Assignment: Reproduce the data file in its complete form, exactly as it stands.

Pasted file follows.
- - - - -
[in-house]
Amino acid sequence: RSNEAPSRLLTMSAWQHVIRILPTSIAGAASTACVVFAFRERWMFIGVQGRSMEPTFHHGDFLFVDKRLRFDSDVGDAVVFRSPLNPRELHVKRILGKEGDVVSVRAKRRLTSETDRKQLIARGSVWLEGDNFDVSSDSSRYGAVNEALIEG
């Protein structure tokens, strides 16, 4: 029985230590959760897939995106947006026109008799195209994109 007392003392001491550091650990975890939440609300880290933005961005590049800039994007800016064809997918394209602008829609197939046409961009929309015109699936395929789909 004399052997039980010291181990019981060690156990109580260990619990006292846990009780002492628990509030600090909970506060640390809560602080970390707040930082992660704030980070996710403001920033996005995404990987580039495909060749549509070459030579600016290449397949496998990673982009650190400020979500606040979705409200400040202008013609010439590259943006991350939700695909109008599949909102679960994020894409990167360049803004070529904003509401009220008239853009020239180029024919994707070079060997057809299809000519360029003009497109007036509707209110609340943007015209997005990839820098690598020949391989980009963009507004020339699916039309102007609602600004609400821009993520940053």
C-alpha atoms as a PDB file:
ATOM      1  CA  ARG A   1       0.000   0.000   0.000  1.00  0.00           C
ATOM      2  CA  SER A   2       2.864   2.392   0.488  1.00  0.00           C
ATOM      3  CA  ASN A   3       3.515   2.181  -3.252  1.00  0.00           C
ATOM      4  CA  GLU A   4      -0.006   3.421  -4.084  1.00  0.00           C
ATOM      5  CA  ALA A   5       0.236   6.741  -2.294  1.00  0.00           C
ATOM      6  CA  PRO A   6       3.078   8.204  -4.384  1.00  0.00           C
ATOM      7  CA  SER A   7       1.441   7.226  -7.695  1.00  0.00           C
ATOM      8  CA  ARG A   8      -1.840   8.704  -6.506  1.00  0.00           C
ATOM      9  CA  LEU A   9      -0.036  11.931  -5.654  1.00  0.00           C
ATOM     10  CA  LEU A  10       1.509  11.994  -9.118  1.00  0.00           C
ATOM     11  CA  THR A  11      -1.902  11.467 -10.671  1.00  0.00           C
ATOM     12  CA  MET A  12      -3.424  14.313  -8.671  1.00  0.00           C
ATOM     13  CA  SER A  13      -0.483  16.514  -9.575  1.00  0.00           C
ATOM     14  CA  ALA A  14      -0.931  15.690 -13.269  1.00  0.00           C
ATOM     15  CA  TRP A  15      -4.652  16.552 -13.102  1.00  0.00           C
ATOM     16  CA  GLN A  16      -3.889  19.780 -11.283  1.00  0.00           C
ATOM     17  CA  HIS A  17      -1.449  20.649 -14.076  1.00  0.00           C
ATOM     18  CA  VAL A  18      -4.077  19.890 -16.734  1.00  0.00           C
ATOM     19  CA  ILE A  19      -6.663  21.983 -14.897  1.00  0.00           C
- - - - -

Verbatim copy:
[in-house]
Amino acid sequence: RSNEAPSRLLTMSAWQHVIRILPTSIAGAASTACVVFAFRERWMFIGVQGRSMEPTFHHGDFLFVDKRLRFDSDVGDAVVFRSPLNPRELHVKRILGKEGDVVSVRAKRRLTSETDRKQLIARGSVWLEGDNFDVSSDSSRYGAVNEALIEG
């Protein structure tokens, strides 16, 4: 029985230590959760897939995106947006026109008799195209994109 007392003392001491550091650990975890939440609300880290933005961005590049800039994007800016064809997918394209602008829609197939046409961009929309015109699936395929789909 004399052997039980010291181990019981060690156990109580260990619990006292846990009780002492628990509030600090909970506060640390809560602080970390707040930082992660704030980070996710403001920033996005995404990987580039495909060749549509070459030579600016290449397949496998990673982009650190400020979500606040979705409200400040202008013609010439590259943006991350939700695909109008599949909102679960994020894409990167360049803004070529904003509401009220008239853009020239180029024919994707070079060997057809299809000519360029003009497109007036509707209110609340943007015209997005990839820098690598020949391989980009963009507004020339699916039309102007609602600004609400821009993520940053």
C-alpha atoms as a PDB file:
ATOM      1  CA  ARG A   1       0.000   0.000   0.000  1.00  0.00           C
ATOM      2  CA  SER A   2       2.864   2.392   0.488  1.00  0.00           C
ATOM      3  CA  ASN A   3       3.515   2.181  -3.252  1.00  0.00           C
ATOM      4  CA  GLU A   4      -0.006   3.421  -4.084  1.00  0.00           C
ATOM      5  CA  ALA A   5       0.236   6.741  -2.294  1.00  0.00           C
ATOM      6  CA  PRO A   6       3.078   8.204  -4.384  1.00  0.00           C
ATOM      7  CA  SER A   7       1.441   7.226  -7.695  1.00  0.00           C
ATOM      8  CA  ARG A   8      -1.840   8.704  -6.506  1.00  0.00           C
ATOM      9  CA  LEU A   9      -0.036  11.931  -5.654  1.00  0.00           C
ATOM     10  CA  LEU A  10       1.509  11.994  -9.118  1.00  0.00           C
ATOM     11  CA  THR A  11      -1.902  11.467 -10.671  1.00  0.00           C
ATOM     12  CA  MET A  12      -3.424  14.313  -8.671  1.00  0.00           C
ATOM     13  CA  SER A  13      -0.483  16.514  -9.575  1.00  0.00           C
ATOM     14  CA  ALA A  14      -0.931  15.690 -13.269  1.00  0.00           C
ATOM     15  CA  TRP A  15      -4.652  16.552 -13.102  1.00  0.00           C
ATOM     16  CA  GLN A  16      -3.889  19.780 -11.283  1.00  0.00           C
ATOM     17  CA  HIS A  17      -1.449  20.649 -14.076  1.00  0.00           C
ATOM     18  CA  VAL A  18      -4.077  19.890 -16.734  1.00  0.00           C
ATOM     19  CA  ILE A  19      -6.663  21.983 -14.897  1.00  0.00           C